I would say absolutely yes that you should be able to return the memory if one of the sticks doesn't work properly on your Mac because Kingston states that they guarantee compatibility with a wide range of systems from common manufacturers of which Apple is one of them. You could return the dual kit to your vendor or you could call Kingston tech support for advice and maybe they would be able to send you a single replacement stick.

While you could have received a bad module I would need to ask...if you had any noticeable memory issues using the one bad stick. Are you mixing the Kingston with other memory...with a different voltage and different timings? Did you swap the memory in different memory banks and still get errors for the same stick? Did you test the memory in a different system other than yours? Did you run any other tests? Before sending it back I would also recommend you run one or more other memory tests just to confirm it as a problem with the memory because there is always an outside chance that for some reason memtest didn't post accurate results on your machine or had a specific bug when testing this memory, etc.. I don't know what system you are using or what your installed software is. I have not used memtest so I can't speak from personal experience about it but I believe I have read in this forum about memtest or possibly other memory testing programs not providing accurate results...false errors, etc... when trying to run a 32bit version of the memory testing program in a 64bit OS.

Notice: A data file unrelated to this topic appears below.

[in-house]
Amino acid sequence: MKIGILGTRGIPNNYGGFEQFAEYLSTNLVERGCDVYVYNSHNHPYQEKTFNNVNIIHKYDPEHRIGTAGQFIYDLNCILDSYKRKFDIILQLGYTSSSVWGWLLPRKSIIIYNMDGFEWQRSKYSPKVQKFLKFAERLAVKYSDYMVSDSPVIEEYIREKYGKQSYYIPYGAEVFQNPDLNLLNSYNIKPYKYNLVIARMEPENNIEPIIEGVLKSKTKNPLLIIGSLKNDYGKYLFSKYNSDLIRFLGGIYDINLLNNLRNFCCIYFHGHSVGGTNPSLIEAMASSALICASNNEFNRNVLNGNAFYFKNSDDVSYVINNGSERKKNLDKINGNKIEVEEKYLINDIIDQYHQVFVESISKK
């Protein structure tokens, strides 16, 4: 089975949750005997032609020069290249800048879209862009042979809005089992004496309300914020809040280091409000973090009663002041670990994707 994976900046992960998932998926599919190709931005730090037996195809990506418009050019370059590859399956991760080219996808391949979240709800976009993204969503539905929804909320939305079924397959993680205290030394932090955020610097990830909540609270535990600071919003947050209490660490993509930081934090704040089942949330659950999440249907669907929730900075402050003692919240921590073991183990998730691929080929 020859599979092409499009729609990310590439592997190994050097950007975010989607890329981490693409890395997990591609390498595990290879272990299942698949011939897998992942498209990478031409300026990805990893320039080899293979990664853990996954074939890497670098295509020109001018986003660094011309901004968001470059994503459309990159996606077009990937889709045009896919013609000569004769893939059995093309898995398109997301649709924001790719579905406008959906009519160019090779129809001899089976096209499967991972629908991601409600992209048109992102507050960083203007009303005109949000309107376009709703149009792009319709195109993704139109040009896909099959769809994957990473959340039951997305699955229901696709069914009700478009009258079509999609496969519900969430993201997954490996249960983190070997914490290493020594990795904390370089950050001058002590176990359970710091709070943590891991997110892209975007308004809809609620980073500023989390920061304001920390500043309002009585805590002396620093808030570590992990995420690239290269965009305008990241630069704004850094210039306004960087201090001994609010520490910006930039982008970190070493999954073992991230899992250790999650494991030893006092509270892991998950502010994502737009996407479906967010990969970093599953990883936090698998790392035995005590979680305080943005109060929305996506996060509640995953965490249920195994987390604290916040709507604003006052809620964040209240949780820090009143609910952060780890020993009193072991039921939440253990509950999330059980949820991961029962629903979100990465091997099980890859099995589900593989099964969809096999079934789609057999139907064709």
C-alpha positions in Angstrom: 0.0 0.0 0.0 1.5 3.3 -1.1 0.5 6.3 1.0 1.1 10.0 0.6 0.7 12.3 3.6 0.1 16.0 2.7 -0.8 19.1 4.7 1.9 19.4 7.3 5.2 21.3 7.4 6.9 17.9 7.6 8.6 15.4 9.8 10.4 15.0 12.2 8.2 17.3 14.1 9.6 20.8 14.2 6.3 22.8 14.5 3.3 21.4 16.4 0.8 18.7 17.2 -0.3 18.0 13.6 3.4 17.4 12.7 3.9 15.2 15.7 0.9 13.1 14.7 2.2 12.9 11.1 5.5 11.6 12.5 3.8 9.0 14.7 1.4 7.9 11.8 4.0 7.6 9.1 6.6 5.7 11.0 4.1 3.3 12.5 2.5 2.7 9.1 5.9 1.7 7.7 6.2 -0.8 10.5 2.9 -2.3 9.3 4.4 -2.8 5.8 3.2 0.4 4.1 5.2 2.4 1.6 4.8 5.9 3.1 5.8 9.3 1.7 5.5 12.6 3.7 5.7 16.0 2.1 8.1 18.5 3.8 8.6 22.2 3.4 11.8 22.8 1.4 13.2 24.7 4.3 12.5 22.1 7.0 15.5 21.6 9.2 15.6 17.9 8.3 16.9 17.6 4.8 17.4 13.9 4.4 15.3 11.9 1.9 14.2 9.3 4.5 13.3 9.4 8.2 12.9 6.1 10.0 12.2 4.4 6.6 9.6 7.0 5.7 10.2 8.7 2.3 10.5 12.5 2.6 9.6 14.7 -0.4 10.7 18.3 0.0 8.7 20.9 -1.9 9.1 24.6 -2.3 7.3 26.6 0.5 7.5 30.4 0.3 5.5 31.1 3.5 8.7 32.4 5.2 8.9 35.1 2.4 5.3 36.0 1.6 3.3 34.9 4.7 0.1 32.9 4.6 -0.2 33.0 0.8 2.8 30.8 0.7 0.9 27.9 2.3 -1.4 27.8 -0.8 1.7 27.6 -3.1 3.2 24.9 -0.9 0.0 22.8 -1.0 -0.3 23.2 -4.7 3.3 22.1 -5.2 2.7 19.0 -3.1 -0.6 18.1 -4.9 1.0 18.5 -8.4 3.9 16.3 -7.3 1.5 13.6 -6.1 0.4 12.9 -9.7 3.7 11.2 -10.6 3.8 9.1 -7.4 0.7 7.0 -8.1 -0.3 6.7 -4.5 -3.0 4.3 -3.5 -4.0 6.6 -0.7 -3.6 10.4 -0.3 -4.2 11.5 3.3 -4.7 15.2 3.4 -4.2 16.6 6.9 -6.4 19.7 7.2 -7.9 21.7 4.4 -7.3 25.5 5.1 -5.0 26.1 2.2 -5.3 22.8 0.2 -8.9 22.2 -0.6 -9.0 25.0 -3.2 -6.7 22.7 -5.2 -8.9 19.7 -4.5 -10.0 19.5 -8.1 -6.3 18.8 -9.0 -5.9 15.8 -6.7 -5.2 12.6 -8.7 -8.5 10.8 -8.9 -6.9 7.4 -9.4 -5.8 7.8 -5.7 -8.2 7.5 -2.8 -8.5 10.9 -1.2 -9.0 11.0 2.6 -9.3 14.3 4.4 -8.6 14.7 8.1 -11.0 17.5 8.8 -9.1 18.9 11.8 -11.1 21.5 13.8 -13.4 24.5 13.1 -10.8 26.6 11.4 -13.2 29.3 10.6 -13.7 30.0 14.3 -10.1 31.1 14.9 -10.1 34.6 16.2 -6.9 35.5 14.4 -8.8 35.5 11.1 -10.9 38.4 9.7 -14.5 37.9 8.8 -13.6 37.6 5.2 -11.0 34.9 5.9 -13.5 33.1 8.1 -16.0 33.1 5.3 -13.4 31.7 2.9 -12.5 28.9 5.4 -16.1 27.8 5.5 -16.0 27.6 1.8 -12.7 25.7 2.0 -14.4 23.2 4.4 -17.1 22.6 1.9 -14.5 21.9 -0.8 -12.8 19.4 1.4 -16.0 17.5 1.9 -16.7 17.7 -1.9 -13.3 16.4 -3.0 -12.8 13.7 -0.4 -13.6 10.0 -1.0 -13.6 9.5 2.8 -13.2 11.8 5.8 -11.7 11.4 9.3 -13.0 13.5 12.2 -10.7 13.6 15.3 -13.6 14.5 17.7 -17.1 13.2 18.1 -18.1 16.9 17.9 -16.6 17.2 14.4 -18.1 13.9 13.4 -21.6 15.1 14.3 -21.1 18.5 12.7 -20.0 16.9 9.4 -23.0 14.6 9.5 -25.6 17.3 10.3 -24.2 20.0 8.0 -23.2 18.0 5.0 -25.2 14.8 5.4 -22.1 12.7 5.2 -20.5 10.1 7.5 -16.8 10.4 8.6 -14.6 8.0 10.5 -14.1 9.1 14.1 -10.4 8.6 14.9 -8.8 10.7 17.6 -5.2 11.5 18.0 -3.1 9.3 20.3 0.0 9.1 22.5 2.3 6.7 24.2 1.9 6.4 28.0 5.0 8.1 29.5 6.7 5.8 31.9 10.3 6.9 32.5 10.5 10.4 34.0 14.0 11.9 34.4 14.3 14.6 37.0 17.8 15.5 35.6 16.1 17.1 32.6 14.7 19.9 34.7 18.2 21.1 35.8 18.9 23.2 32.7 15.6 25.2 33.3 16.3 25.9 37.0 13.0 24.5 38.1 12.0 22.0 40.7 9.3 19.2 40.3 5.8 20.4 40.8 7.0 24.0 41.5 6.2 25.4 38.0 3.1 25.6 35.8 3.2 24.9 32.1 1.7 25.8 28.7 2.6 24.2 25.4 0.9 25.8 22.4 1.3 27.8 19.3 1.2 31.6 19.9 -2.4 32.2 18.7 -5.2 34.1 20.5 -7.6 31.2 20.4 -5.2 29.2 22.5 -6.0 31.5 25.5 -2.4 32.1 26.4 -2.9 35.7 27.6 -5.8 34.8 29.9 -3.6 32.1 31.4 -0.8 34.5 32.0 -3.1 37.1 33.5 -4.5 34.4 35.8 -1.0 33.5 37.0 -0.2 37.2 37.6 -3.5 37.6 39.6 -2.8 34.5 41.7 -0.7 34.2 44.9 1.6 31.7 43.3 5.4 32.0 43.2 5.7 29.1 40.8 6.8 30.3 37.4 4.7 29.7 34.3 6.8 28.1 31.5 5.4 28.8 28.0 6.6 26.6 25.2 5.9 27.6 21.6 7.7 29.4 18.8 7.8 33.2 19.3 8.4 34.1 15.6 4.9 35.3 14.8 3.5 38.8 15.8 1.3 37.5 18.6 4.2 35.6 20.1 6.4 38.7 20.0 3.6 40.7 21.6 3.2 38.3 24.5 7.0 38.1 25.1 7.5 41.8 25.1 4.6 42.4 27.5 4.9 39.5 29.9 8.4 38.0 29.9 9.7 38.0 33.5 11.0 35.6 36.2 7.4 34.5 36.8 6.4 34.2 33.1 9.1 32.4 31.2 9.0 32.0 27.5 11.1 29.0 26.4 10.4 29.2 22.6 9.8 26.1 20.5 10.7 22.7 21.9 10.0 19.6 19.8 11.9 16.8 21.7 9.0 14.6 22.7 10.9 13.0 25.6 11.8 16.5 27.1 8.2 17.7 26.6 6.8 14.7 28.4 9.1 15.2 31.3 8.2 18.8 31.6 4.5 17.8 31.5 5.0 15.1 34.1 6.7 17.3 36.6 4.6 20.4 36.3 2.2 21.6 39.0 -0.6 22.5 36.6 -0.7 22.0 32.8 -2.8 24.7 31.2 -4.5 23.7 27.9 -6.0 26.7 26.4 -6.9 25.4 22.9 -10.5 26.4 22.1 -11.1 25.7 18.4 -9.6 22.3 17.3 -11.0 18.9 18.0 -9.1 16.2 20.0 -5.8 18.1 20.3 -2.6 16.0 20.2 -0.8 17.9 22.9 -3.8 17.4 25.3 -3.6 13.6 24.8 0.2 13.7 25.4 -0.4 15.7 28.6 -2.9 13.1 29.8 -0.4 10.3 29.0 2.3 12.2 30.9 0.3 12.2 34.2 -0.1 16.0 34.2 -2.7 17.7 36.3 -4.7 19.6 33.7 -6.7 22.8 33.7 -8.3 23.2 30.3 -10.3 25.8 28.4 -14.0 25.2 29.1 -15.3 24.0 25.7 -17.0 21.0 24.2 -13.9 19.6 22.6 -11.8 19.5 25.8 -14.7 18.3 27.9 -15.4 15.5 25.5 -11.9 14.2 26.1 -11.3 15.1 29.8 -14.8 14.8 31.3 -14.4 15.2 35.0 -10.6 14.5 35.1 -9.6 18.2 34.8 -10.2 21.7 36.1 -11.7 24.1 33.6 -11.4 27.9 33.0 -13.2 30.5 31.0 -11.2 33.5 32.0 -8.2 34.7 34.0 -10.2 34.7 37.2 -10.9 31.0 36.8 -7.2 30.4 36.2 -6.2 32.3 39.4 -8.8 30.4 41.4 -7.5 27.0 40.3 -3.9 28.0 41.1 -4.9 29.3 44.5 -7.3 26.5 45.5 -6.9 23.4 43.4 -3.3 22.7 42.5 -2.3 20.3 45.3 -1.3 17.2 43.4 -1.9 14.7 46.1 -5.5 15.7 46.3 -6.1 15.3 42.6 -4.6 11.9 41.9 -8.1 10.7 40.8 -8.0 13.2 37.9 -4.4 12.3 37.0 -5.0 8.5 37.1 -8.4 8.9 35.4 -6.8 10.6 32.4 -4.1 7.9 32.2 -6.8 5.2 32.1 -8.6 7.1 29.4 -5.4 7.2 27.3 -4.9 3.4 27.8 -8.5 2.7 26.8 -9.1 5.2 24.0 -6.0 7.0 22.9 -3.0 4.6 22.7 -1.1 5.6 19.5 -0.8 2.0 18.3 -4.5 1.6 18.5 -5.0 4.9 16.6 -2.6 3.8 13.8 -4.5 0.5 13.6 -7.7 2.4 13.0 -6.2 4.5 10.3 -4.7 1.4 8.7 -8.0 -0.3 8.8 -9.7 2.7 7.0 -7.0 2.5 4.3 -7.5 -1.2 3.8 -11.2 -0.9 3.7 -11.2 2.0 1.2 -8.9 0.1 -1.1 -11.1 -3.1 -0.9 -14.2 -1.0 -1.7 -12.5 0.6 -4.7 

Last edited by SoCalReviews; Mar 17, 2013 at 04:48 AM.
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Old Mar 17, 2013, 06:45 AM   #29
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I'm using gskill. so far i have no issues with it
Same here but got on a better sale than link shows below

http://www.amazon.com/G-SKILL-204-Pi...kill+16gb+1600
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Old Mar 17, 2013, 11:51 AM   #30